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  1. #1
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    Wink Cell phones at work

    There was a thread about Ipods at work, but what about cell phones? I was an Assistant Lpm over a large staff, and the Lpm and I made our staff keep their phones in their lockers because cell phones were too big of a distraction to the staff. They could use them on fifteen minute breaks or their hour and in case of emergency, people could call our outside line or our extension to reach staff members. They grumbled at first, but got used to the expectation. With my new staff I want to implement the same rule to increase work productivity, but am getting some negative feedback from HR. Anyone have any input about cell phone usage at work?

  2. #2
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    Quote Originally Posted by capurato View Post
    There was a thread about Ipods at work, but what about cell phones? I was an Assistant Lpm over a large staff, and the Lpm and I made our staff keep their phones in their lockers because cell phones were too big of a distraction to the staff. They could use them on fifteen minute breaks or their hour and in case of emergency, people could call our outside line or our extension to reach staff members. They grumbled at first, but got used to the expectation. With my new staff I want to implement the same rule to increase work productivity, but am getting some negative feedback from HR. Anyone have any input about cell phone usage at work?
    LP Should have cell phones on them at all times. In my opinion it is a safety issue I can not count how many times I have called 911 on my cell.
    I will always fondly remember the days of mall security, the expressions on the thankful patrons you saved from certain molestation in the mall bathrooms. The look of pain in the drooling face of the shoplifter you just choke-holded to unconsciousness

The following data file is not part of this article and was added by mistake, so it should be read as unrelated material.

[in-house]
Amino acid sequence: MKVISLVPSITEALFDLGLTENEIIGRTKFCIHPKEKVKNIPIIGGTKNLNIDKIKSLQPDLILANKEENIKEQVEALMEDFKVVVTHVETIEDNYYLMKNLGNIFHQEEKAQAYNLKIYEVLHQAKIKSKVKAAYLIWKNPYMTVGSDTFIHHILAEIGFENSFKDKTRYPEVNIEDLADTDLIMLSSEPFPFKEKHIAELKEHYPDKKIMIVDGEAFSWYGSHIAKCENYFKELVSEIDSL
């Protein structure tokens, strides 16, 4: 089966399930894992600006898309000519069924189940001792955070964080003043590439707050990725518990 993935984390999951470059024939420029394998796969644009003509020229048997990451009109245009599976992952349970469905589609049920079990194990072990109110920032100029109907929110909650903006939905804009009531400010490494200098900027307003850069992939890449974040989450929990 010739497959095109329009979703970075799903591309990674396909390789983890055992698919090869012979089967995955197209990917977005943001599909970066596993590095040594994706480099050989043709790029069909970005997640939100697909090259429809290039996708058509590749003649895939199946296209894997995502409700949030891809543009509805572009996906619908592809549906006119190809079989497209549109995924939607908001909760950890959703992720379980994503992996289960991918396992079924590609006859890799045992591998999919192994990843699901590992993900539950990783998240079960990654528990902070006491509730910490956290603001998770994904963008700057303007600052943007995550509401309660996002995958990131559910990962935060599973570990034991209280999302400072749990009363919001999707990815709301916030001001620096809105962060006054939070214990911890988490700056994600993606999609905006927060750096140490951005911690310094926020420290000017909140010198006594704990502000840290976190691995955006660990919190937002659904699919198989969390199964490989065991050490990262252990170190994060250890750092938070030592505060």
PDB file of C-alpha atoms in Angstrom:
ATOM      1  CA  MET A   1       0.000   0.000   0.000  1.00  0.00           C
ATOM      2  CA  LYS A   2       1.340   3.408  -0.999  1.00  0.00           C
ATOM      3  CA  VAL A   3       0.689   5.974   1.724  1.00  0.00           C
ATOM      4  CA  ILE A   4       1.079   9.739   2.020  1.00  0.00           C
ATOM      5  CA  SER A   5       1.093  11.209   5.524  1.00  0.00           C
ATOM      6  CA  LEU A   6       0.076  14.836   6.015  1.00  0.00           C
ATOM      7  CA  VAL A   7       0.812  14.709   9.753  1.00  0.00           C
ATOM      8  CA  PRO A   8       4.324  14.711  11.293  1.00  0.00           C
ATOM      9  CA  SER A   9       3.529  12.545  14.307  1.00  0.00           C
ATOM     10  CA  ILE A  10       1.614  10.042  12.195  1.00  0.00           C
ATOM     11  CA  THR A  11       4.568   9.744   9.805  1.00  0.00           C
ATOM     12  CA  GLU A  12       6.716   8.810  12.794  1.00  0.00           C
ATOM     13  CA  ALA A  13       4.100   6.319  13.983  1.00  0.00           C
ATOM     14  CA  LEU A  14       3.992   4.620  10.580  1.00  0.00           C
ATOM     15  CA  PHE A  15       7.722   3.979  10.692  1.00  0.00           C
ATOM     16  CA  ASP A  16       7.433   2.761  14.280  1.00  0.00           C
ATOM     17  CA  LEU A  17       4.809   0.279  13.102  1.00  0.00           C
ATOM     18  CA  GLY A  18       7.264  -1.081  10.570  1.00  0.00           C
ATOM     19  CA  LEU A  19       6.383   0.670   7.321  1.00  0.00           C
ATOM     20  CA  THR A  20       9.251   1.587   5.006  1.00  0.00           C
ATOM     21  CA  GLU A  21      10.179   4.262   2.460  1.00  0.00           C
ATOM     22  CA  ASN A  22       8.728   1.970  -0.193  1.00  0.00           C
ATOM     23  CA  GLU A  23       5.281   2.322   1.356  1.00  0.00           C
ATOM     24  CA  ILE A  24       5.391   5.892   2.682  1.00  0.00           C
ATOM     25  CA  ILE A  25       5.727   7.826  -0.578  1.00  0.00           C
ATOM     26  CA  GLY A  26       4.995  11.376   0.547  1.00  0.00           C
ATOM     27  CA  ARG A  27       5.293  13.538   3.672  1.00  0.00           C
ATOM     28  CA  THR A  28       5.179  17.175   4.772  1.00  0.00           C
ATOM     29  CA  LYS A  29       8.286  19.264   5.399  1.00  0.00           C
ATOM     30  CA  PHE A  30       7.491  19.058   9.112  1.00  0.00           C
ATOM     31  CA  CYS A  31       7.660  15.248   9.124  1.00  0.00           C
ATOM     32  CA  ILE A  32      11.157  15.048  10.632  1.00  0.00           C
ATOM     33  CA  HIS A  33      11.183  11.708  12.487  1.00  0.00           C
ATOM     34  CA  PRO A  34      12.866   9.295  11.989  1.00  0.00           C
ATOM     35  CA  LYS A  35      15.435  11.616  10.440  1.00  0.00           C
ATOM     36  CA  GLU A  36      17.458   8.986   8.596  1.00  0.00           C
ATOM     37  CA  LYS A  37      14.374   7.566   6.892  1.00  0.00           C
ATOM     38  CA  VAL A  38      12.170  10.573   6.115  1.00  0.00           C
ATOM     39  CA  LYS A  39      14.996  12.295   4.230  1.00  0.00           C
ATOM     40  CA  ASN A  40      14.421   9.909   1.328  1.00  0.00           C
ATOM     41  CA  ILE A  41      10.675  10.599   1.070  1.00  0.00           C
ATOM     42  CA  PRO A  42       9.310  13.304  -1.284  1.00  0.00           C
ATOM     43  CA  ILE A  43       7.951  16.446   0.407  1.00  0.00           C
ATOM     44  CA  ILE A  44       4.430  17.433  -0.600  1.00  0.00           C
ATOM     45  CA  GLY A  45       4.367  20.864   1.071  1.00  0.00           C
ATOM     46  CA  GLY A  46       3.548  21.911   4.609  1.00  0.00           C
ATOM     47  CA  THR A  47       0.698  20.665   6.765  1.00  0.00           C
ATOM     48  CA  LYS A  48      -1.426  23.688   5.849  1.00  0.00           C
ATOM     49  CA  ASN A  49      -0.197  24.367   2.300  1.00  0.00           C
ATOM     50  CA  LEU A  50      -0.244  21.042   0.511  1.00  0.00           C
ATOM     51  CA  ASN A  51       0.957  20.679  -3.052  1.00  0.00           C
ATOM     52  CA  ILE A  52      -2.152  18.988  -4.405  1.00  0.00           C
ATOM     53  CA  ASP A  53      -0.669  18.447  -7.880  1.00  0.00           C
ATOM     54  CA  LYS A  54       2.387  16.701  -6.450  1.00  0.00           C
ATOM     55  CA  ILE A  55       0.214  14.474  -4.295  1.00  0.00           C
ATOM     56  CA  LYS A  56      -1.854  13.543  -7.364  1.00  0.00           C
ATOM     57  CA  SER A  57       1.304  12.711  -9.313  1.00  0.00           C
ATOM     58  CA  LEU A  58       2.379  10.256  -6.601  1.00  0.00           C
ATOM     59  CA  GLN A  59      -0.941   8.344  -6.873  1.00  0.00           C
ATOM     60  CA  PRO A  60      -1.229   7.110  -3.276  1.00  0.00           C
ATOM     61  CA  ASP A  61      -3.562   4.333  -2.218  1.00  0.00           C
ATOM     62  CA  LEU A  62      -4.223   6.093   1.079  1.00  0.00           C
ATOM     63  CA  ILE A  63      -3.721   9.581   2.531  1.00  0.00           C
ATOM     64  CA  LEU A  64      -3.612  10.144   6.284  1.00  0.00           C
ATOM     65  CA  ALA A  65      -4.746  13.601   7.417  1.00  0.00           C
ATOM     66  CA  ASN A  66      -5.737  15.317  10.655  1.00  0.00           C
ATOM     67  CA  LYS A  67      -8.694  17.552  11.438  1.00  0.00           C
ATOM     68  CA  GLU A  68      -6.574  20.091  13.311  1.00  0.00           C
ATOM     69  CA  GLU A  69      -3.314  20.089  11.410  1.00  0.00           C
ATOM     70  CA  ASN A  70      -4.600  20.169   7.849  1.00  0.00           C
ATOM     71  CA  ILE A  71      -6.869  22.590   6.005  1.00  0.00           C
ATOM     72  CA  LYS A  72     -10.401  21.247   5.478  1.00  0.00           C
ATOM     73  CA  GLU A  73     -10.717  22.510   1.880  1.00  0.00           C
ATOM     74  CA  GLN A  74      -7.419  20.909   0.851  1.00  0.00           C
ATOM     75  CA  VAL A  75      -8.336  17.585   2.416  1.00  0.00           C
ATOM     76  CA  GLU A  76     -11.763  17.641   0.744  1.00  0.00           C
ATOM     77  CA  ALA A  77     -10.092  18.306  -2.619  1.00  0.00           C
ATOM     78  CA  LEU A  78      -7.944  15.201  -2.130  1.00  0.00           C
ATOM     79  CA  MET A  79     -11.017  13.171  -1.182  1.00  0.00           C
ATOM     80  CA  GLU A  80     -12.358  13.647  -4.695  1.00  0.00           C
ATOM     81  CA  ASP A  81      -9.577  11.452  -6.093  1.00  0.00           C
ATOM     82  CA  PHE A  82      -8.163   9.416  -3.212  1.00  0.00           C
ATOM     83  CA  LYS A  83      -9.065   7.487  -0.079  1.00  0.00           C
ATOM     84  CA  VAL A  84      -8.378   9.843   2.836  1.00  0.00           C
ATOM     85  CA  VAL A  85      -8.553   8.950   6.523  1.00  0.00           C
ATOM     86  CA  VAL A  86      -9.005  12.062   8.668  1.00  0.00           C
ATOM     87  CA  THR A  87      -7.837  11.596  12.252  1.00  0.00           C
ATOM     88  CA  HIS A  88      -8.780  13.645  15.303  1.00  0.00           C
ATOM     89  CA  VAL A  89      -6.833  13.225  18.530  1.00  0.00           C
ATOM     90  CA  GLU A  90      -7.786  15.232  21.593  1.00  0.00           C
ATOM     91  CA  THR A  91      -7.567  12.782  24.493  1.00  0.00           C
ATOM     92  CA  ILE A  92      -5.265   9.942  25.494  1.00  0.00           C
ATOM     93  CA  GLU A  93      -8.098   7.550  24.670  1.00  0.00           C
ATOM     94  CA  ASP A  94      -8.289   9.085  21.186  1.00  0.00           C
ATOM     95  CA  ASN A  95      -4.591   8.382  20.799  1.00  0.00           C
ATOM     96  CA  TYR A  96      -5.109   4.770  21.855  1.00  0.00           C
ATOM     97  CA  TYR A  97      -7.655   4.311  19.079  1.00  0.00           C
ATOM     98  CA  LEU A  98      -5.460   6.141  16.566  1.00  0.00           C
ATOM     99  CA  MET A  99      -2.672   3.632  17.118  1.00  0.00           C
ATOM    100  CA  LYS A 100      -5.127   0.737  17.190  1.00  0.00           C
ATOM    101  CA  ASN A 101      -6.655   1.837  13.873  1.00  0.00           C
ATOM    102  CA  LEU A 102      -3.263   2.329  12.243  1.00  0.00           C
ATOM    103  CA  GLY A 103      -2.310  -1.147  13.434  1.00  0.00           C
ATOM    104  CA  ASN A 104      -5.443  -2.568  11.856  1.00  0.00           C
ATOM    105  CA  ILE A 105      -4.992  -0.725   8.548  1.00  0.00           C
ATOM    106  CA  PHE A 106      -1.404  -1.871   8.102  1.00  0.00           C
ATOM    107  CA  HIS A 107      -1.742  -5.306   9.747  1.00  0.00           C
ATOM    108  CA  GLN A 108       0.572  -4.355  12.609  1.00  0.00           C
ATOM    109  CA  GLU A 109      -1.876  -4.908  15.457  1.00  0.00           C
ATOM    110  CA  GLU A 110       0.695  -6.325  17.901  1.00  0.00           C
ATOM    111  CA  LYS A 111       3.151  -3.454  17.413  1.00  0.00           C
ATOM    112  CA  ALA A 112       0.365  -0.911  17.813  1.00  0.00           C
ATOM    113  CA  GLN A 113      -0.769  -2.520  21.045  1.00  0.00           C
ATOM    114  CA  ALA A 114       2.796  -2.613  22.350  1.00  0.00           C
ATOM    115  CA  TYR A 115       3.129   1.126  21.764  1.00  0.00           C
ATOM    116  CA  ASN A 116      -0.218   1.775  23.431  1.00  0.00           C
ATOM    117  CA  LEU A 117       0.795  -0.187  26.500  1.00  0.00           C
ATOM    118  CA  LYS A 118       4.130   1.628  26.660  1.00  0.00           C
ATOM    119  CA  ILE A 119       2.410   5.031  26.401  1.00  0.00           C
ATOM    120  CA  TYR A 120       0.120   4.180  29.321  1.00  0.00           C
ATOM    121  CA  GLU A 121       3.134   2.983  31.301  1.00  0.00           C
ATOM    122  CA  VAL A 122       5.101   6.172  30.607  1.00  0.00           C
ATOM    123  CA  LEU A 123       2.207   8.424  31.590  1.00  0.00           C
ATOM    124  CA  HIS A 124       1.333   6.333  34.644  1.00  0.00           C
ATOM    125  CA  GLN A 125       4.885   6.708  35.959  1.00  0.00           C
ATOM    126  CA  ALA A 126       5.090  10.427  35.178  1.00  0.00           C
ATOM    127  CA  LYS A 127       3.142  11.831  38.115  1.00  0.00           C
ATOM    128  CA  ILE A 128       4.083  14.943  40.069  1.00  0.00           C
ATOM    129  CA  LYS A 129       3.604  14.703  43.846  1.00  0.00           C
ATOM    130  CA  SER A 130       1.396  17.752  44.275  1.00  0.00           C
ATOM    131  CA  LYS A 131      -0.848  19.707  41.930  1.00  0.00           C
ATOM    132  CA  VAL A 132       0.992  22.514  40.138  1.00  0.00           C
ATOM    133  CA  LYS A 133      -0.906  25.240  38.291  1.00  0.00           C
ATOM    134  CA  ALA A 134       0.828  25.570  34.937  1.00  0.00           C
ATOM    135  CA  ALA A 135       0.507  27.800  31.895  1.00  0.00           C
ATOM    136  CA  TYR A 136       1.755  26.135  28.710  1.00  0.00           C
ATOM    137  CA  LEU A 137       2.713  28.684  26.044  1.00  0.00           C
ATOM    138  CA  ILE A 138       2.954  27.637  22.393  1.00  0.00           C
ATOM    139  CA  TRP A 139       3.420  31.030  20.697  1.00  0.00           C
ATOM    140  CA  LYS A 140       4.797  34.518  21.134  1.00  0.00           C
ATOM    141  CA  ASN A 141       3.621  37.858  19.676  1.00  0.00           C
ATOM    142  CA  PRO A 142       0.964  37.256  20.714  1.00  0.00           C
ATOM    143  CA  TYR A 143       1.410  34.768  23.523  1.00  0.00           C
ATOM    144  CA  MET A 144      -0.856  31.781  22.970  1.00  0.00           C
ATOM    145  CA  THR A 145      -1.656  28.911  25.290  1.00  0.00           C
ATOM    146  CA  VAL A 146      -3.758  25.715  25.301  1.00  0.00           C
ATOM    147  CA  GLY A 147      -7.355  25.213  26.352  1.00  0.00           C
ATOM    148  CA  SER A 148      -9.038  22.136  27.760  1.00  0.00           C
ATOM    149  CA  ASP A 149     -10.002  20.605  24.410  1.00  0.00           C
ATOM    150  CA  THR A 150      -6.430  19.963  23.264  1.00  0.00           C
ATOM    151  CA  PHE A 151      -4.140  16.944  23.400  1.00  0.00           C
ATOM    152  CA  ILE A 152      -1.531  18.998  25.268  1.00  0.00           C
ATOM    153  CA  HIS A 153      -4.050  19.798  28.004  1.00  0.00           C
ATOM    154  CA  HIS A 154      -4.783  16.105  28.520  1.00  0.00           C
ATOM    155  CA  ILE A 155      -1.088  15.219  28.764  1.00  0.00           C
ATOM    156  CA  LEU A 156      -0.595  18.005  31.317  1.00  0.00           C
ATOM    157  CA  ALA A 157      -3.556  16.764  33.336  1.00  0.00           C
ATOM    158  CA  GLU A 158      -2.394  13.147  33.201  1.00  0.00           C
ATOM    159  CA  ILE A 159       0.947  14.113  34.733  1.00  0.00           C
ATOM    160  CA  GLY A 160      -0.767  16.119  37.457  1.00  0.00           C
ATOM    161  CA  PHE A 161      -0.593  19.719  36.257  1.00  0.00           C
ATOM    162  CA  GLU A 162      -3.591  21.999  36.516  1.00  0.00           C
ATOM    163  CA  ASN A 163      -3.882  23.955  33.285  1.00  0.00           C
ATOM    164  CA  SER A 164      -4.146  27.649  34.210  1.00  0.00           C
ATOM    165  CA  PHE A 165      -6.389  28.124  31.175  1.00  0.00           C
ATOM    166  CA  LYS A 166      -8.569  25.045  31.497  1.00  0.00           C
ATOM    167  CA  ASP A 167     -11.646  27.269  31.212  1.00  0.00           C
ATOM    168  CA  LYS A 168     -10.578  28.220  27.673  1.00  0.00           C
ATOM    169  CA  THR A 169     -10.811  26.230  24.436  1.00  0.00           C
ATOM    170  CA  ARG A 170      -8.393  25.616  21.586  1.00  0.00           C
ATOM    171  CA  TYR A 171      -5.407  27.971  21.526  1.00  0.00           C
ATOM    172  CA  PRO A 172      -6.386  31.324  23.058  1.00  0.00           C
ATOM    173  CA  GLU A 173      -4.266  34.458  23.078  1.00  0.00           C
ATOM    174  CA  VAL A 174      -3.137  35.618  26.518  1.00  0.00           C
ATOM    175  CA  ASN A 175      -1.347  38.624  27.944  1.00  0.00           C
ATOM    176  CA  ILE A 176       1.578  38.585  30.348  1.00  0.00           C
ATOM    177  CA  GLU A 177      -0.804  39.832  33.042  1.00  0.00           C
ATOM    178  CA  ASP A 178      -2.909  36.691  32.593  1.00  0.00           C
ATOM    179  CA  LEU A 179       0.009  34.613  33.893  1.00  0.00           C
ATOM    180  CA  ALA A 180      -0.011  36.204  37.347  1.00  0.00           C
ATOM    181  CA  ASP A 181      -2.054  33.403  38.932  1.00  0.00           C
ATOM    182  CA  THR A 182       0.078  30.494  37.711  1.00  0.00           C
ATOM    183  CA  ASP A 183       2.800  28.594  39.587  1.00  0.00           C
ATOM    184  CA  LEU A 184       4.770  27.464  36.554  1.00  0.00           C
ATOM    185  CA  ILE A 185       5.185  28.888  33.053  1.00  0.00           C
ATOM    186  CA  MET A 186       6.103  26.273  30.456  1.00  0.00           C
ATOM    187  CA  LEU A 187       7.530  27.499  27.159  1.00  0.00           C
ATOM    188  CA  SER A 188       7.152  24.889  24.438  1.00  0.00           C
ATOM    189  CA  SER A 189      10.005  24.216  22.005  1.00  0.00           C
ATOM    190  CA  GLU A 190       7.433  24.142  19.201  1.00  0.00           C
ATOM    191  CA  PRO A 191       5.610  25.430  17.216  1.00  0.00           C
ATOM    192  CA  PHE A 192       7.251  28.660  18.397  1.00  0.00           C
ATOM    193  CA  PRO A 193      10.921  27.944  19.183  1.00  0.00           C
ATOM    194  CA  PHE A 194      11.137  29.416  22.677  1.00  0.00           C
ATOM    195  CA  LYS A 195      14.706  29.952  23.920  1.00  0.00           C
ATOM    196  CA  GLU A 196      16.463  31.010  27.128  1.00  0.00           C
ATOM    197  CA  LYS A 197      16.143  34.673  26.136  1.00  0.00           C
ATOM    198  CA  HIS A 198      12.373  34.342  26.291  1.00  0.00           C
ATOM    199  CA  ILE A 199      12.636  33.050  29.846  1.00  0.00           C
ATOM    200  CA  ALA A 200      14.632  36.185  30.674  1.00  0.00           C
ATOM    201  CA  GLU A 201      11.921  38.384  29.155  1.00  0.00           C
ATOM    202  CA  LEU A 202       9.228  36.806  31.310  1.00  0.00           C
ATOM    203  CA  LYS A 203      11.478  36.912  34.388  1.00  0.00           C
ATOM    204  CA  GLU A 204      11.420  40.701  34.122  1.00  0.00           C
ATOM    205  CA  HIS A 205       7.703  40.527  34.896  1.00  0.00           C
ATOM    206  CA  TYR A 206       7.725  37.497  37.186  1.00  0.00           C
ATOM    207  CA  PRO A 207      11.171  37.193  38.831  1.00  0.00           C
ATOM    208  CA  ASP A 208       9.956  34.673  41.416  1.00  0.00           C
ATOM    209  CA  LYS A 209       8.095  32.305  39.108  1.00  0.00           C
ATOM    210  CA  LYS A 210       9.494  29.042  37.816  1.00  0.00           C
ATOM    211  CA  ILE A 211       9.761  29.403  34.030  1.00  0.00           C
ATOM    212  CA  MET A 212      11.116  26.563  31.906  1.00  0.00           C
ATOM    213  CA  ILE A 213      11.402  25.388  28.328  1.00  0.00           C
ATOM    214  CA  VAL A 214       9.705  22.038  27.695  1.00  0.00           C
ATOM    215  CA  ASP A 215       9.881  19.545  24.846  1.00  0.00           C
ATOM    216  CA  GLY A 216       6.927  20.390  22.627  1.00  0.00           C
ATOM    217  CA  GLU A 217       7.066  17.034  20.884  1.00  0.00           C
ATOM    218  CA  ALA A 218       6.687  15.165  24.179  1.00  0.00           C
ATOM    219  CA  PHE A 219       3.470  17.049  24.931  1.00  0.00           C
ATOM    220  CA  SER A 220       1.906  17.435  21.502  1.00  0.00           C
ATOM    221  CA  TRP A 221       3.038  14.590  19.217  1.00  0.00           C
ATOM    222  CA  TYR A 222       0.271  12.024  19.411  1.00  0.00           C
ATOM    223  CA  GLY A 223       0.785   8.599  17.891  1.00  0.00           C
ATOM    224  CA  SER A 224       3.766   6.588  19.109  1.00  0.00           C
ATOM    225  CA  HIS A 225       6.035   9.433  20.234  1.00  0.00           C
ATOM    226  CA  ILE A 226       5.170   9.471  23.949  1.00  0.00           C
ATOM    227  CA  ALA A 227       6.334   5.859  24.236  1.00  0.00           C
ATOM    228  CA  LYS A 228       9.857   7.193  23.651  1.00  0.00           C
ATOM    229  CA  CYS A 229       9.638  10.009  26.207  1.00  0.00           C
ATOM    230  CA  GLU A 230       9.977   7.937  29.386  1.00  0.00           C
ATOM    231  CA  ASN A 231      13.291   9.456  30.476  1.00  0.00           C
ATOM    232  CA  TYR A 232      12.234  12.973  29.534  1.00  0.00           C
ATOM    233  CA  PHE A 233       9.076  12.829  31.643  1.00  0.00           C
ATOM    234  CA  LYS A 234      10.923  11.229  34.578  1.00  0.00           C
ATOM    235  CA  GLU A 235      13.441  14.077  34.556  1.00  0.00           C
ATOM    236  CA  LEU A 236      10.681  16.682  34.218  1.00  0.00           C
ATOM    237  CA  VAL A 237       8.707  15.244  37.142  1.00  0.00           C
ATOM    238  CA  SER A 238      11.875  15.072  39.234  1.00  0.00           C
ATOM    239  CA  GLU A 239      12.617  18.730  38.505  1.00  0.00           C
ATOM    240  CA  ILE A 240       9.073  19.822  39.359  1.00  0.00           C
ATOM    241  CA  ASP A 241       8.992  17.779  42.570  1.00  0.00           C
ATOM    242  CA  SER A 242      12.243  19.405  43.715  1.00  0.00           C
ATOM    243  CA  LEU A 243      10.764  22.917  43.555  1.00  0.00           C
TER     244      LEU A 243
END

Disclaimer: The opinions expressed in the above quote are the views of Gecko45 and do not reflect
    the views and opinions of ONLP.

  3. #3
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    if you cannot trust your own LP staff to not fiddle with their phones when they should be working, get a new LP staff. Cashiers and such, I can understand needing to restrict (seeing as I work at the largest retailer, I understand). But your own staff? Naw, one strict warning from you should be fine. Yes, we have smartphones but we also like our jobs. So, sure, I use mine occasionally to look something up or in this time of the year, look up march madness scores. But I rarely if ever take it out when I actually am working or if there is any need for me to focus on my current task.

    That's in my opinion and I'm 23, so I understand some older than me may disagree over policies. Especially with floor walking AP, that would help you blend in no? As long as you're not just wandering not paying any attention, be looking but use it as a decoy (reference to the ipod thread)

  4. #4
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    I believe that LPs should always have communications devices on them, for safety reasons. What if one makes a stop outside the store, they are required to go hands on, and cannot safely escort the person back inside? It's a safety concern, unless you're providing them with a store cellphone, or if there's a second LP on, a radio.

    Cellphones also assist with blending in. If you feel like you're getting close to getting burned, pretend to make a phone call so that it could appear that you're simply wasting time before picking someone up, or you're confused as to what your wife sent you to the store to purchase.

    If my employees have smartphones, they are very good at subtly making small notes and such about what your subject is doing, in a very disclosed fashion. These notes help greatly in the details (accurate times, an accurate timeline) one can add to the reports (Crown Councils, Incident Reports) and to their own notebooks.